He said the early monastic Desert Fathers used to say that “vanity is like an onion:” the vain keep peeling back and showing off all their layers until “you end up with nothing,” but the repelling “smell of onion.”
Instead, “humility must be the weapon of the priest,” who is close to his people and lives a life of sacrifice, poverty and service.
“There is only one path to leadership: service. There is no other way,” the pope said.
A priest can be a great communicator and have other wonderful talents, “but if you aren’t a servant, your leadership will collapse, it won’t matter, it won’t be able to summon” others or guide them.
Service is always being available to others, responding to their needs, and helping them “grow and walk” with Jesus.
When asked about the “new evangelization,” Pope Francis said it requires “going out of one’s self” and “getting closer to the people, to everyone.”
“You can’t evangelize without being close” to others, which means being “cordial” as well as being physically present and aware of what others are going through.
One of the reasons why there are so many “boring homilies” is because priests aren’t “close” to their people, he said. The measure for seeing how close a priest is to his parishioners is his homily, he added.
Pope Francis lamented long homilies, telling the students he knows the 40-minute homily “isn’t something made up. It happens!”
Homilies also should not be “about abstract things,” he said.
While it expresses “the truth of faith,” a homily shouldn’t be a classroom lesson, a conference or an academic reflection, but be “something else,” that borders on the sacramental, and is “brief and powerful.”
He said “we are late” in picking up on this problem and that the church has a lot to do to ensure homilies are under 10 minutes and done well “so that people understand” the word of God.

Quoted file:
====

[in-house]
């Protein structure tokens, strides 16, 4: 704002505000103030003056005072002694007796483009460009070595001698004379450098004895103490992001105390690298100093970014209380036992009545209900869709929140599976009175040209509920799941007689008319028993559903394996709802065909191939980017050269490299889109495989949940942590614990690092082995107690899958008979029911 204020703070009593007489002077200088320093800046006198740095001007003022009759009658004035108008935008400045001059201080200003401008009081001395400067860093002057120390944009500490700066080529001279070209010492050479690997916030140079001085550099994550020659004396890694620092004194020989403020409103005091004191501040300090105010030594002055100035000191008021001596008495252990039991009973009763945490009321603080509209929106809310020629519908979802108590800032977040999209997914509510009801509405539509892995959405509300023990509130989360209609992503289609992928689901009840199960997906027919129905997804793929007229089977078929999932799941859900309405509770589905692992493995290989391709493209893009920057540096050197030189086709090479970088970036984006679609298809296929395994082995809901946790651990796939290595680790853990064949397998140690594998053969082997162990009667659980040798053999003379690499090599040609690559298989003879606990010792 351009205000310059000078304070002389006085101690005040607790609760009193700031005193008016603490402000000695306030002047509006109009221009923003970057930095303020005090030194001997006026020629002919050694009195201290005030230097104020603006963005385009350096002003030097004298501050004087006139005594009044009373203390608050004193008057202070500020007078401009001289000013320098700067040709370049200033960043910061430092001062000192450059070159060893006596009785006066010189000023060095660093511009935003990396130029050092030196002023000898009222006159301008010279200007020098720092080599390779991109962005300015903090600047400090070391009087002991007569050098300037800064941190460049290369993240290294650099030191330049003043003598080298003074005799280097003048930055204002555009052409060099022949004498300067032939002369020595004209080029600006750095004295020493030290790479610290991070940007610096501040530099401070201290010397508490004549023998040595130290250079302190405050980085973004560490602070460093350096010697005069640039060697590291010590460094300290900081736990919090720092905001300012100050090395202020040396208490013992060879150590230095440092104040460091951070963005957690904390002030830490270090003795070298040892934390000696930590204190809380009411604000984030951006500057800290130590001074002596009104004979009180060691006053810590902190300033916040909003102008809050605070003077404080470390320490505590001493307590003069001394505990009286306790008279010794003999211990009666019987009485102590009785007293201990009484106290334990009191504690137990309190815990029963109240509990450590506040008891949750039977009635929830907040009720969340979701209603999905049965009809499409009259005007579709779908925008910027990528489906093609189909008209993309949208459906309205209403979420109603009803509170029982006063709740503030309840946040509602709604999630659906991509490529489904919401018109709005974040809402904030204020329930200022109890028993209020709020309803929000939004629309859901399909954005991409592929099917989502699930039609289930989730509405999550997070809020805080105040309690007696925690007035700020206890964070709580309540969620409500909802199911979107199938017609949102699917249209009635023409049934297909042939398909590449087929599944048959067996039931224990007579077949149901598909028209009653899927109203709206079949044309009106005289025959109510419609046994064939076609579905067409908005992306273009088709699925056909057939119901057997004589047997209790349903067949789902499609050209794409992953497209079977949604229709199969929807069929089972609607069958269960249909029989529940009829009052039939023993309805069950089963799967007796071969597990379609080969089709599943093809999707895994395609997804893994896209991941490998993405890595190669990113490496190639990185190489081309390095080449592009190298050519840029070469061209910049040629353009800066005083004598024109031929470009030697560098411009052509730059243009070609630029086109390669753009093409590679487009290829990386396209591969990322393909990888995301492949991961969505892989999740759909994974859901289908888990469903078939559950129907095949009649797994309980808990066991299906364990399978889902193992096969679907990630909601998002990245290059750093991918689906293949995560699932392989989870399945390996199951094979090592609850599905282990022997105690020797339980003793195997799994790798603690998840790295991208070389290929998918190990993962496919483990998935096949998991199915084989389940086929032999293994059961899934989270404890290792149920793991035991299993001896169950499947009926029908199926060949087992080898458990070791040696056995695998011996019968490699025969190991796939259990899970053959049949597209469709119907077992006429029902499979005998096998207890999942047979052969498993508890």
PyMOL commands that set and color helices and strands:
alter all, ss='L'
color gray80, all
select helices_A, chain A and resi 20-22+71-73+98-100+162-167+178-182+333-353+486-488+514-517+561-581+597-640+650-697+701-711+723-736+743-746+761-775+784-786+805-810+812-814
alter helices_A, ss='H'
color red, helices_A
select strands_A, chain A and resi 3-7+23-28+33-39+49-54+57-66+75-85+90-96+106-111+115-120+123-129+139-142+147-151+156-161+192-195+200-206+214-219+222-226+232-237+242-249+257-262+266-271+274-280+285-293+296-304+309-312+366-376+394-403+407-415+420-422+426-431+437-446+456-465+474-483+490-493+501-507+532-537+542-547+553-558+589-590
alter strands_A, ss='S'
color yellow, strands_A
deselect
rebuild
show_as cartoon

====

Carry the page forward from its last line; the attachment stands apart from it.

The pope urged seminarians to not let their academic studies take over their spiritual growth, apostolic work and community life.
“Academic purism is not healthy,” he said, and it carries the risk of “slipping into ideologies,” which harms the priest and people’s conception of the church.
In response to the challenges of living in a religious community, diocese or seminary, the pope said “gossip is the plague” and will destroy a community.
He said, it’s not true that gossip is “a female thing; men, too,” can get wrapped up in backstabbing, jealousy, envy and power struggles.
“Community life isn’t paradise; at any rate, it’s purgatory, but it’s not paradise,” he said to applause.
The best advice, he said, is to speak face-to-face with the person with whom one disagrees or has a problem or go to one’s superior for help. Also, always pray for that person “and the Lord will do the rest.”
When asked about balancing all of the demands of being a priest or bishop, the pope said the secret is prayer and always making room for the sacraments and eucharistic adoration.
The ideal day is to go to bed tired “so you won’t have to take any (sleeping) pills,” he joked.
But he underlined the difference between the “good tired” of a productive day versus the exhaustion of being run ragged.
He told his audience that he could see his papal assistant “giving me a look right now,” suggesting that the pope does not exactly follow his own advice in that regard.
“It’s true. I’m a sinner,” guilty of overwork and being disorganized, he laughed.